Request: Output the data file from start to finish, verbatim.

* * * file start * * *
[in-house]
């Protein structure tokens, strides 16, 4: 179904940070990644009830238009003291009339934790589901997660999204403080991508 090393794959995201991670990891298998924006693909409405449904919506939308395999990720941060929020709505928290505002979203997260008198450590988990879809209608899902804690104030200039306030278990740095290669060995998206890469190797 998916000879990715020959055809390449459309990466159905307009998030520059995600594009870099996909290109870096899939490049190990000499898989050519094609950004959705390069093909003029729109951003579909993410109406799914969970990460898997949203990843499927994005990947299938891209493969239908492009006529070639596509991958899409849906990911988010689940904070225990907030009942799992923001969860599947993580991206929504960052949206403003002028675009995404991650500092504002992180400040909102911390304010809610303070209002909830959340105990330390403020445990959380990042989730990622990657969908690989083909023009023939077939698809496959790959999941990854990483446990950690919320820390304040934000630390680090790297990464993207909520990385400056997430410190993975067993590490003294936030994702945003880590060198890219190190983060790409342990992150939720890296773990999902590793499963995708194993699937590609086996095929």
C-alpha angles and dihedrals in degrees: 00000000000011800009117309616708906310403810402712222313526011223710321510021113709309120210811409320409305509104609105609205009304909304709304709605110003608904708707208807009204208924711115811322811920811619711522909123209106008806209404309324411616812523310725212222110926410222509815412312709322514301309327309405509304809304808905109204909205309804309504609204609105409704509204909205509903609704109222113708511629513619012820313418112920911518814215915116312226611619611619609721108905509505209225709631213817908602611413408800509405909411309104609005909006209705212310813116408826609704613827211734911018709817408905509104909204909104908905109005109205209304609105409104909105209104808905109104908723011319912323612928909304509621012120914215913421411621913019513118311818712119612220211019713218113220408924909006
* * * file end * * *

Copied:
[in-house]
């Protein structure tokens, strides 16, 4: 179904940070990644009830238009003291009339934790589901997660999204403080991508 090393794959995201991670990891298998924006693909409405449904919506939308395999990720941060929020709505928290505002979203997260008198450590988990879809209608899902804690104030200039306030278990740095290669060995998206890469190797 998916000879990715020959055809390449459309990466159905307009998030520059995600594009870099996909290109870096899939490049190990000499898989050519094609950004959705390069093909003029729109951003579909993410109406799914969970990460898997949203990843499927994005990947299938891209493969239908492009006529070639596509991958899409849906990911988010689940904070225990907030009942799992923001969860599947993580991206929504960052949206403003002028675009995404991650500092504002992180400040909102911390304010809610303070209002909830959340105990330390403020445990959380990042989730990622990657969908690989083909023009023939077939698809496959790959999941990854990483446990950690919320820390304040934000630390680090790297990464993207909520990385400056997430410190993975067993590490003294936030994702945003880590060198890219190190983060790409342990992150939720890296773990999902590793499963995708194993699937590609086996095929």
C-alpha angles and dihedrals in degrees: 00000000000011800009117309616708906310403810402712222313526011223710321510021113709309120210811409320409305509104609105609205009304909304709304709605110003608904708707208807009204208924711115811322811920811619711522909123209106008806209404309324411616812523310725212222110926410222509815412312709322514301309327309405509304809304808905109204909205309804309504609204609105409704509204909205509903609704109222113708511629513619012820313418112920911518814215915116312226611619611619609721108905509505209225709631213817908602611413408800509405909411309104609005909006209705212310813116408826609704613827211734911018709817408905509104909204909104908905109005109205209304609105409104909105209104808905109104908723011319912323612928909304509621012120914215913421411621913019513118311818712119612220211019713218113220408924909006